Lad, come kiss me 
    Whaur the twa burns rin. 
Am I no' sweet as honey, 
    Wild as gouden whin, 

Slim as the rowan, 
    Lips like berries reid, 
Fey as siller mune-floo'er 
    That sprang frae fairy seed? 

Luve, come clasp me 
    Whaur the twa burns rin, –  
A' but the white soul o' me 
    That ye can never win.

Marion Angus

from The Singin' Lass (Edinburgh: The Porpoise Press, 1929), and included in The Singin Lass: selected work of Marion Angus, edited by Aimée Chalmers (Polygon, 2006)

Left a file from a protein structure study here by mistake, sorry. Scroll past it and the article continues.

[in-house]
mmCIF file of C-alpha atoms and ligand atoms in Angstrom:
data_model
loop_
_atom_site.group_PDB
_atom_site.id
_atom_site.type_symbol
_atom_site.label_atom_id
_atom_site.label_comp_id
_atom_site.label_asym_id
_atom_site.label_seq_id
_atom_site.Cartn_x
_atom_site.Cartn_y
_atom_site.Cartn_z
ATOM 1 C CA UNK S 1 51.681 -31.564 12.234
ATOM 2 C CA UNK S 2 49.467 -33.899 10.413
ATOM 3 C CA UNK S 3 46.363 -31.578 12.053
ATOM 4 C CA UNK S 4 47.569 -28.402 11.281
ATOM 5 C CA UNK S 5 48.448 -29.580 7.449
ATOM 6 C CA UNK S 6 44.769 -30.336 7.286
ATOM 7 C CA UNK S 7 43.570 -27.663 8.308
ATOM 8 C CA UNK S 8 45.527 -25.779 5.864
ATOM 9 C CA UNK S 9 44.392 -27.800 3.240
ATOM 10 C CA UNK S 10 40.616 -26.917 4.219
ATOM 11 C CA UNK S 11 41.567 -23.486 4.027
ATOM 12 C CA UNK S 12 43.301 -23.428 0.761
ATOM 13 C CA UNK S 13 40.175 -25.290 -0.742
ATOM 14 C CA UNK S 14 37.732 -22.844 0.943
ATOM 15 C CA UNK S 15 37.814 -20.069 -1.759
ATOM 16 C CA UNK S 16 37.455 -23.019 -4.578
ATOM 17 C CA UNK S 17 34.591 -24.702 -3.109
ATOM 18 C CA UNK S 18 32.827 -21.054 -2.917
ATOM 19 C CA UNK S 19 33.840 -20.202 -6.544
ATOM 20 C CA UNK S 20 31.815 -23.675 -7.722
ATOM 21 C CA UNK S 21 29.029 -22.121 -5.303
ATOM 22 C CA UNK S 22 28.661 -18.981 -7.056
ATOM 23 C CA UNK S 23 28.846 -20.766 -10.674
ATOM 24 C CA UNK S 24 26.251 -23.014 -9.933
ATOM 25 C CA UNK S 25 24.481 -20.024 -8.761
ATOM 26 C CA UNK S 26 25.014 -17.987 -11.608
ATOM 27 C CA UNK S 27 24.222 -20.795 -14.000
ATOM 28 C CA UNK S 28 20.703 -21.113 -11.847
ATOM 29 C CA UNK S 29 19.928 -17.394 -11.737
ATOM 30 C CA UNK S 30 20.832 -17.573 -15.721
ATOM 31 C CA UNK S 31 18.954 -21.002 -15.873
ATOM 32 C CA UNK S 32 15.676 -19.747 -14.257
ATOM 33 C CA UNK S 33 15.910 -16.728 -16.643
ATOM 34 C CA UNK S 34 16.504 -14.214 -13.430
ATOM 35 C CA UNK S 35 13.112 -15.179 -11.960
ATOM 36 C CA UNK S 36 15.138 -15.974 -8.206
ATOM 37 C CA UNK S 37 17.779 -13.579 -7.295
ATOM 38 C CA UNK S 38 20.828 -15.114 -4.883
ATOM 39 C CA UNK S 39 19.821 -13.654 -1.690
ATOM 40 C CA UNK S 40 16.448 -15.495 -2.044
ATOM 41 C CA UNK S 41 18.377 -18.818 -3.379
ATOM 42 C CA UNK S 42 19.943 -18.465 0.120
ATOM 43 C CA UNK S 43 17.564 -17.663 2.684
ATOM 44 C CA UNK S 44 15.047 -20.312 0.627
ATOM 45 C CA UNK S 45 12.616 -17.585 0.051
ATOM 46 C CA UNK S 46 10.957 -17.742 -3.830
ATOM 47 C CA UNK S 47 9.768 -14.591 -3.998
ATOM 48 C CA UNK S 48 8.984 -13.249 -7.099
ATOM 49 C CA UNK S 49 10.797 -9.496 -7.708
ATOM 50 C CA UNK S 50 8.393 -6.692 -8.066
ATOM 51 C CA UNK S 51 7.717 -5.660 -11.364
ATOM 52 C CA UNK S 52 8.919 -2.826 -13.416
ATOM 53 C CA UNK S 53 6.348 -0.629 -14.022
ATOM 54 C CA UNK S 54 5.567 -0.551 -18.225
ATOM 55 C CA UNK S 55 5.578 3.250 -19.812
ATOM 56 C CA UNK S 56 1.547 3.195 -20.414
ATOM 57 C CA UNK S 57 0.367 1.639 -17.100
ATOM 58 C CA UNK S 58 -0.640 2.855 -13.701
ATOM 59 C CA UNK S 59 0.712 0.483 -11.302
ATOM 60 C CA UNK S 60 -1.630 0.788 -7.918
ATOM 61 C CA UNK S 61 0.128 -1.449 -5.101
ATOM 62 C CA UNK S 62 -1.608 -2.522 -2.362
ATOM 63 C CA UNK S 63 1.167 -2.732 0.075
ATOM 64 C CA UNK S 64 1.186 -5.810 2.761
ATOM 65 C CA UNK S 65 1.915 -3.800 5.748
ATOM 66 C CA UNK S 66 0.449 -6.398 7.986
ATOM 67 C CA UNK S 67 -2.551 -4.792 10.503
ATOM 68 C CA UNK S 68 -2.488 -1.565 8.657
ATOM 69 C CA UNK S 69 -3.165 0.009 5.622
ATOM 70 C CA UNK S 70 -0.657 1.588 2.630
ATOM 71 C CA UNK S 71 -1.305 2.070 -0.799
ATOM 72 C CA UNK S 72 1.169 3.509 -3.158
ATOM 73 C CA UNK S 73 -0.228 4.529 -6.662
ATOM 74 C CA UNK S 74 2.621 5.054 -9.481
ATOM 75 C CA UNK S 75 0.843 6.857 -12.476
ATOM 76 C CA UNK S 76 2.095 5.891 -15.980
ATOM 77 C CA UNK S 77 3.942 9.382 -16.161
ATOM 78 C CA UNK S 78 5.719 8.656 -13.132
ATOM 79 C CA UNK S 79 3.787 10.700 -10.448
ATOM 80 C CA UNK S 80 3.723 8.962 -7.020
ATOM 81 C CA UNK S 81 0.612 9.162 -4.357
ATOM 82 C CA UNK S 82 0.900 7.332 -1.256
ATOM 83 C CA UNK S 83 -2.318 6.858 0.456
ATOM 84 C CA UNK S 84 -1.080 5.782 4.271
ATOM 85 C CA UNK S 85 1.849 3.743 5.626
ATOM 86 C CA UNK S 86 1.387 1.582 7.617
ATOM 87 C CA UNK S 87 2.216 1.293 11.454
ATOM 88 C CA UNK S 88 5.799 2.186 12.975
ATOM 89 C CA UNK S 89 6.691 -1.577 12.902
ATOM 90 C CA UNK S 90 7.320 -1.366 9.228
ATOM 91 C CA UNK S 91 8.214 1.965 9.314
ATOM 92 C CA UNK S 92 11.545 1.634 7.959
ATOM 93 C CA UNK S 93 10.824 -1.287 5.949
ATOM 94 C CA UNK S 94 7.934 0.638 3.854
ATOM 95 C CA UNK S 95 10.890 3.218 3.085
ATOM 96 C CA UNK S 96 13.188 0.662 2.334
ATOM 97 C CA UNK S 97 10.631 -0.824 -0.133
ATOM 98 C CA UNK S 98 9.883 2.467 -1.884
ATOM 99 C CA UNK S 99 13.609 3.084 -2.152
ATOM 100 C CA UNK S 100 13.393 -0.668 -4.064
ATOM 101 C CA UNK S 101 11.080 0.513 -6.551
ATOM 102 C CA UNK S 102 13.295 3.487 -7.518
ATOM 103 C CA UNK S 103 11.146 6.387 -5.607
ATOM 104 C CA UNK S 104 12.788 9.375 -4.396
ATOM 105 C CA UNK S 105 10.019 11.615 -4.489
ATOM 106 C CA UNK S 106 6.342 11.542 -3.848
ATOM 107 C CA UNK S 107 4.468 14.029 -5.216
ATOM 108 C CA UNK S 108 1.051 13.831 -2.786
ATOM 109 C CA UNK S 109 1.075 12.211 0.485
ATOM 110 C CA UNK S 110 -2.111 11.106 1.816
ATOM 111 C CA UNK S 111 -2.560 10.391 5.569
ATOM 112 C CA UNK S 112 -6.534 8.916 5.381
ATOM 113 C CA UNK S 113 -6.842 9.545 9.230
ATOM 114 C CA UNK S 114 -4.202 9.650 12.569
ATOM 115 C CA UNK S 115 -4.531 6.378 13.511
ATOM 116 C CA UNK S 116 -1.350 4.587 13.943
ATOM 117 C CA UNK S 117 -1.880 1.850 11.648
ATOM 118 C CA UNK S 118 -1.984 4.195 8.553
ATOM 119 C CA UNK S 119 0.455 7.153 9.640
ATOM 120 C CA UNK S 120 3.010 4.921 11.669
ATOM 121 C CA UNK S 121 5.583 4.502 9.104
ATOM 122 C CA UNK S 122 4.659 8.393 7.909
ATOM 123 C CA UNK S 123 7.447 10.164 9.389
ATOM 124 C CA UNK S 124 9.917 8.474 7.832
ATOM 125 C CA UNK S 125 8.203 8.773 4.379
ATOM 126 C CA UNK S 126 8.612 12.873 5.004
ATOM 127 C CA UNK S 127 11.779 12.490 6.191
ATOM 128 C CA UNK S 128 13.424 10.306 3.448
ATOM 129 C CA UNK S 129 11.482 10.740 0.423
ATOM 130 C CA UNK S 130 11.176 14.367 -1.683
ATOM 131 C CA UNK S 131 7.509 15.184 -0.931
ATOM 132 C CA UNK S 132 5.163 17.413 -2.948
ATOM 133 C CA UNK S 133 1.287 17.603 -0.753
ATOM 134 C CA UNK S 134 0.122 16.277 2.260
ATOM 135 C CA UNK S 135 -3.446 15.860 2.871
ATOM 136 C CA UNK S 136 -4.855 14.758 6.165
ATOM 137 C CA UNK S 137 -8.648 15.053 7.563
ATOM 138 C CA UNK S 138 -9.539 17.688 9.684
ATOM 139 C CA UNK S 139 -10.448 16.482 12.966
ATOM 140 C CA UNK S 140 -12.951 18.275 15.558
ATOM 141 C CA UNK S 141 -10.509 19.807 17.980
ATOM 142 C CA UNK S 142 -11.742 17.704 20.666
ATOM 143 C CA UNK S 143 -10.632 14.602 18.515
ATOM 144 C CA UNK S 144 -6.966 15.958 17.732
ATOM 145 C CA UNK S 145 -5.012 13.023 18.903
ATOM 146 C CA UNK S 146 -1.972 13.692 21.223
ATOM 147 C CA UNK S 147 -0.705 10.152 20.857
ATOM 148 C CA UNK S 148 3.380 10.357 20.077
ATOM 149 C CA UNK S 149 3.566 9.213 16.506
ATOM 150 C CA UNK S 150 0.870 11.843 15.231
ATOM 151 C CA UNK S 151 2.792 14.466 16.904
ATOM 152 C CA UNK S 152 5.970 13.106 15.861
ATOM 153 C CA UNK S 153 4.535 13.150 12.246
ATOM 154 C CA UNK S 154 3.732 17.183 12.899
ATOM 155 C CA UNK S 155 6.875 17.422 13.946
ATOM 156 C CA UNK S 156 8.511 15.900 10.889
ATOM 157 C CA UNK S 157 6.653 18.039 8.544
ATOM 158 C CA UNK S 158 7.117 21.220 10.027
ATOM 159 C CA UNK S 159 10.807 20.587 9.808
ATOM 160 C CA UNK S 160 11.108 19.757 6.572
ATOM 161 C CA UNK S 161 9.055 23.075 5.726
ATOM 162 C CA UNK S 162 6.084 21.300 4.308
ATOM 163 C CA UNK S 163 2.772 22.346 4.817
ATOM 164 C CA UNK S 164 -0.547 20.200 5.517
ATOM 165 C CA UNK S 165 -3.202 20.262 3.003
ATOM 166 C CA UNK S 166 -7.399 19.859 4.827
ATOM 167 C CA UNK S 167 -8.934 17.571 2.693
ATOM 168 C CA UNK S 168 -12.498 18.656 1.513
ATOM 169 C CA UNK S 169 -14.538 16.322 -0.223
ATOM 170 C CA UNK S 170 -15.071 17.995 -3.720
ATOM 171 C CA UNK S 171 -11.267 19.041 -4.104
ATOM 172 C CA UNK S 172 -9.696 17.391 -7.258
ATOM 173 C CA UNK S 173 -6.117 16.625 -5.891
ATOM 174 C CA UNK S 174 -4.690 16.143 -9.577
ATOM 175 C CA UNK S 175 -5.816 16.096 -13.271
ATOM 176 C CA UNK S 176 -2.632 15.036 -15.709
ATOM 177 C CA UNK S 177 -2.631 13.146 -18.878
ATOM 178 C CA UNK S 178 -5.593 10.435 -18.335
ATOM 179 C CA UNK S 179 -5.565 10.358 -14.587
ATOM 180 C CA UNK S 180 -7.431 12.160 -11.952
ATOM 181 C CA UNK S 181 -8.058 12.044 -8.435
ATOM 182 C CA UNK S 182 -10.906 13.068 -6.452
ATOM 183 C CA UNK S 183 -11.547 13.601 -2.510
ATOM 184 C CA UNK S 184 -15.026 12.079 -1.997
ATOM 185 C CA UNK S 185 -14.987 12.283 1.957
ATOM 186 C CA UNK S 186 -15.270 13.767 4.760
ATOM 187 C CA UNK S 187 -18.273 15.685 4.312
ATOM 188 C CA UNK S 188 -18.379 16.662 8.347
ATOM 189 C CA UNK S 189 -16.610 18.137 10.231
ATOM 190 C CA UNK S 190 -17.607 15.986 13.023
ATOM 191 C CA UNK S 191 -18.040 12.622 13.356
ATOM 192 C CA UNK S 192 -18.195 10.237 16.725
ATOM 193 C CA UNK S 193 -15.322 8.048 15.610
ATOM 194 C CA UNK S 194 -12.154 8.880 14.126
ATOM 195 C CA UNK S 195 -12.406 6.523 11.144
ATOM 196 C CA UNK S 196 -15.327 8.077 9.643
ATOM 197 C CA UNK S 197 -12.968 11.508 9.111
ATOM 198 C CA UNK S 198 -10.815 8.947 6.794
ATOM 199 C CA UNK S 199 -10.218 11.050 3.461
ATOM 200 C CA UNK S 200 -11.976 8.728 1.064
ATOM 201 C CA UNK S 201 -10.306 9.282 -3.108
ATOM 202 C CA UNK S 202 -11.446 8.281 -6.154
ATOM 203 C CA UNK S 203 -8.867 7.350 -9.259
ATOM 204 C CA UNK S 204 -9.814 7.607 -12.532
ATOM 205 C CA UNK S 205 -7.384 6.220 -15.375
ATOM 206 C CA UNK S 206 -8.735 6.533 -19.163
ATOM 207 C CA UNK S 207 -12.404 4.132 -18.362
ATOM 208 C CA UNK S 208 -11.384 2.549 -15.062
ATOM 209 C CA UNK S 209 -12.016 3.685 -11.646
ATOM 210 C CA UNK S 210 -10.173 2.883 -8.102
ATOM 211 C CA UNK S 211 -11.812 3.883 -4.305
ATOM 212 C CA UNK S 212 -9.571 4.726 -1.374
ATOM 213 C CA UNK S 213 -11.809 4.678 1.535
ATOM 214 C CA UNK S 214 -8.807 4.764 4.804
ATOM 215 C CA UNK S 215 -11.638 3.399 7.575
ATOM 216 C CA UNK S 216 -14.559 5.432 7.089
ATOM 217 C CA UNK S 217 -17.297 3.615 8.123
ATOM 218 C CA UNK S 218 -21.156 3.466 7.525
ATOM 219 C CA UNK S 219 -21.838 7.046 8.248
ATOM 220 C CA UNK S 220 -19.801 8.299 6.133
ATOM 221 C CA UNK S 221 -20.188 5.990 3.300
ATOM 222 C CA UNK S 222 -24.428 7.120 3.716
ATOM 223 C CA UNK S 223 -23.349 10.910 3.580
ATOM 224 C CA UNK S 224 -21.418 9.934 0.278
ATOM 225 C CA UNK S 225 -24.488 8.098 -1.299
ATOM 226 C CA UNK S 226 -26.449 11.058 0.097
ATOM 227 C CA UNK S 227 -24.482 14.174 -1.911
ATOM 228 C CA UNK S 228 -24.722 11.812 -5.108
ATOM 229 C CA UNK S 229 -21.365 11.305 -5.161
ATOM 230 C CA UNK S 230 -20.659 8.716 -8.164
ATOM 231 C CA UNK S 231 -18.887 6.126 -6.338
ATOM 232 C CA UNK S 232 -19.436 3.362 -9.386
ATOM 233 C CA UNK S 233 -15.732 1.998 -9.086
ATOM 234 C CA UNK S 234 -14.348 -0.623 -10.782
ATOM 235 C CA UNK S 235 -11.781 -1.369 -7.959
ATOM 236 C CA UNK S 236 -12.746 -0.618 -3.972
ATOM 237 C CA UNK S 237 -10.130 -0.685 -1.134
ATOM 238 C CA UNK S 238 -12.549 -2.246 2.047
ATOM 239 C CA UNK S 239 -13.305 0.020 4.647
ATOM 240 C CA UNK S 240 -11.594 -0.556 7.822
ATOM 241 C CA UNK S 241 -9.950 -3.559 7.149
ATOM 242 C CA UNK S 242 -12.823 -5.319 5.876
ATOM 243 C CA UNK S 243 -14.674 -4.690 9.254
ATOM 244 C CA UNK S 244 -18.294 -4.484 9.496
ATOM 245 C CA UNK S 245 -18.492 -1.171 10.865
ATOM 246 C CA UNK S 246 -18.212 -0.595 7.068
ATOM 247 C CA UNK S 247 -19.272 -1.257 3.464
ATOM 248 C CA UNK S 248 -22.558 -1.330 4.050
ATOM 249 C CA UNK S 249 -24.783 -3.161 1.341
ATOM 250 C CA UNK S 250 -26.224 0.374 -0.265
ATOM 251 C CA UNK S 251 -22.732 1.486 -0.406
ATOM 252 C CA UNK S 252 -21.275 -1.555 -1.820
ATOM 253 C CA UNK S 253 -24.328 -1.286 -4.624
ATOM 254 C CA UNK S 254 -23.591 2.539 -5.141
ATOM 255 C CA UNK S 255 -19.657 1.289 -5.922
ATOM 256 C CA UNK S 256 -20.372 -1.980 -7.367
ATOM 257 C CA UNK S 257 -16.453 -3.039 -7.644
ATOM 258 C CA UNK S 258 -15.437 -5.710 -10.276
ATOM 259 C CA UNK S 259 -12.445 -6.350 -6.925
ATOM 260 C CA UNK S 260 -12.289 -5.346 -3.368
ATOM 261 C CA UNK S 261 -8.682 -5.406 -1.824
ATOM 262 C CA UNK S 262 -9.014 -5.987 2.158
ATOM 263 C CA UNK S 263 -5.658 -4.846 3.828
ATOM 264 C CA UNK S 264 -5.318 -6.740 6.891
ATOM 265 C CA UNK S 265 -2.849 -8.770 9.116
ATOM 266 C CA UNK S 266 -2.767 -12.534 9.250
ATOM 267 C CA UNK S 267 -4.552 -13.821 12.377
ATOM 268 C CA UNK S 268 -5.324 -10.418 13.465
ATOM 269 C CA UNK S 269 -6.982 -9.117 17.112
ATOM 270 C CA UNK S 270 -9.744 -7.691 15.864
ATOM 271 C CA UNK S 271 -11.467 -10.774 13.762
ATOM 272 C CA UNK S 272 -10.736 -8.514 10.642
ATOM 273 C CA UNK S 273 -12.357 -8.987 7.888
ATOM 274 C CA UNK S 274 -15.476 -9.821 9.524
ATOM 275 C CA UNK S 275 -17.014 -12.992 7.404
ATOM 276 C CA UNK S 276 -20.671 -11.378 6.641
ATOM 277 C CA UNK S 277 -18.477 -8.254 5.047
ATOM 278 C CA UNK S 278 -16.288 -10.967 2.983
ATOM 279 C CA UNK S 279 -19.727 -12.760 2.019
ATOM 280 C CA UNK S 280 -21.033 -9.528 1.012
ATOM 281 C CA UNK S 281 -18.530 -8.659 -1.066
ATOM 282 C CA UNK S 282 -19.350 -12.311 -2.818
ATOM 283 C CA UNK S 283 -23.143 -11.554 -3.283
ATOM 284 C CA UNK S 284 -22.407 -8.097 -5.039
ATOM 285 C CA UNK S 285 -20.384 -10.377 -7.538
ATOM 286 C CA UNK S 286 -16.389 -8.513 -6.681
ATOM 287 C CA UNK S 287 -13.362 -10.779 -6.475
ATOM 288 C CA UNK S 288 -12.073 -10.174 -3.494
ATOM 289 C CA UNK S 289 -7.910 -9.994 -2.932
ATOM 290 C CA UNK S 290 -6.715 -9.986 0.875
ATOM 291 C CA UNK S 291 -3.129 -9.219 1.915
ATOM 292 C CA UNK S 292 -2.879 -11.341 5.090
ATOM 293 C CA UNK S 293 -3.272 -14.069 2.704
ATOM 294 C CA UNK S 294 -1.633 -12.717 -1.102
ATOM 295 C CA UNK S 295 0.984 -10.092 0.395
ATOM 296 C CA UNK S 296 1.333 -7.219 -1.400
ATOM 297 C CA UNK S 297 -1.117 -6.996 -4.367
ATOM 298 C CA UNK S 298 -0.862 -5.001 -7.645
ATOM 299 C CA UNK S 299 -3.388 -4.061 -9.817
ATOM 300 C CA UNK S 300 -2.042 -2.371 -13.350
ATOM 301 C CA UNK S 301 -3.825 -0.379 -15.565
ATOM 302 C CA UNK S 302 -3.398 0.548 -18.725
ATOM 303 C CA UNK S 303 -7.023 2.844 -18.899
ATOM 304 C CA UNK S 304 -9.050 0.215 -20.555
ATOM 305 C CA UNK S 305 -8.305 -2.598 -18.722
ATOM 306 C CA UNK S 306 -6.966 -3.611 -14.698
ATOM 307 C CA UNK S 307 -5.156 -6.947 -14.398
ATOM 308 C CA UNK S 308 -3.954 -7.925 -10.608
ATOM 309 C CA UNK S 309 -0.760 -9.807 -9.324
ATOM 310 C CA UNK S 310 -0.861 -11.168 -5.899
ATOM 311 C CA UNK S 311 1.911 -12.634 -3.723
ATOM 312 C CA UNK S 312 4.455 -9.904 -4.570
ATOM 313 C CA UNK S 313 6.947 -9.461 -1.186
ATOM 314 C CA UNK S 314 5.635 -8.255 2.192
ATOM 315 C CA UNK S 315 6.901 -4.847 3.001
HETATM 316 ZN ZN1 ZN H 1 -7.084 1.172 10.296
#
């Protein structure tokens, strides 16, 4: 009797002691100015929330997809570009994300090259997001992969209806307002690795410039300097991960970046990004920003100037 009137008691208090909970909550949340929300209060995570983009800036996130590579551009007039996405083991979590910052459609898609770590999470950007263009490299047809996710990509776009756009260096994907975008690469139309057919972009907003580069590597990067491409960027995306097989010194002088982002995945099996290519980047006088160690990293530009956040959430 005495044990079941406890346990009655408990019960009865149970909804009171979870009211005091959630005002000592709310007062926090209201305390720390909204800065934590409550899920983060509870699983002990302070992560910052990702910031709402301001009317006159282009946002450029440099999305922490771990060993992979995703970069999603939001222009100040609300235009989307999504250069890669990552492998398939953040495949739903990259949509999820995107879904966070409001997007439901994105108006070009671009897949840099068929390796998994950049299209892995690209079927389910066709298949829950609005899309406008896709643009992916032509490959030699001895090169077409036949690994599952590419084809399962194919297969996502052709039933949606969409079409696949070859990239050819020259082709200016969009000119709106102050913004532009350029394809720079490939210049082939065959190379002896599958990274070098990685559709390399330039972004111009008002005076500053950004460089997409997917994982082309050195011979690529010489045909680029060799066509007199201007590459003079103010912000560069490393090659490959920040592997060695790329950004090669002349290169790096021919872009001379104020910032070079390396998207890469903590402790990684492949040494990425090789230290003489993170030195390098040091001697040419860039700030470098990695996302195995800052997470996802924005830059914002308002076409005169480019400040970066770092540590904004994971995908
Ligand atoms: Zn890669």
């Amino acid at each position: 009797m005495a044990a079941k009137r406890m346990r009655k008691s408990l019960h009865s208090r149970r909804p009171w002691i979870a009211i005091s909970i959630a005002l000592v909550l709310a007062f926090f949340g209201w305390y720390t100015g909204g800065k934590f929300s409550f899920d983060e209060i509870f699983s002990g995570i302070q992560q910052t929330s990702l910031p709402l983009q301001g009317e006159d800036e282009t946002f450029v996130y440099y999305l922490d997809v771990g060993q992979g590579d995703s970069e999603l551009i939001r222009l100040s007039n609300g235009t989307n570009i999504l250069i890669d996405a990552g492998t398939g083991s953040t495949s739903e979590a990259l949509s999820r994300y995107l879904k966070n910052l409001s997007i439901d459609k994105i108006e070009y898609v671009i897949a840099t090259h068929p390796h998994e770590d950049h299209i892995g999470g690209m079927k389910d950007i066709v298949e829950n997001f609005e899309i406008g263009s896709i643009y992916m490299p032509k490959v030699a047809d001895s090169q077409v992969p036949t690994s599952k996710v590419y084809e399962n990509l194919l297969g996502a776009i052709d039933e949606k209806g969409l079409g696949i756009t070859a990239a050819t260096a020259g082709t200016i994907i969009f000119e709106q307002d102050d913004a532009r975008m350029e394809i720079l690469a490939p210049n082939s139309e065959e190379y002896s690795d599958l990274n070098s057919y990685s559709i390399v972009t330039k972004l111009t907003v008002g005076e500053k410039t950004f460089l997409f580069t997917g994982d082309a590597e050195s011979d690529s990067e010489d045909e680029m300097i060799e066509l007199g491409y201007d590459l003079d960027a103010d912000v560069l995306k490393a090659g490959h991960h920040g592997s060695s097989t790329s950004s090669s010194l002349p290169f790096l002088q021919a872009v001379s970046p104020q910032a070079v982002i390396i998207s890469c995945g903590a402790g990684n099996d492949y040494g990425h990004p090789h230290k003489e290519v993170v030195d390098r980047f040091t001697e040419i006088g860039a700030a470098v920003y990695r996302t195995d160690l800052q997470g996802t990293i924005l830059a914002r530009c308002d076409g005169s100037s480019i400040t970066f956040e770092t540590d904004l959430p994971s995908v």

Reproduced by permission of the Estate of Marion Angus.
Marion Angus

Coming late in her life to poetry, Marion Angus wrote during the 1920s, frequently in her native Scots, poems  suggesting social and emotional rejection, and on the ballad-themes of lost love and unquiet spirits. 

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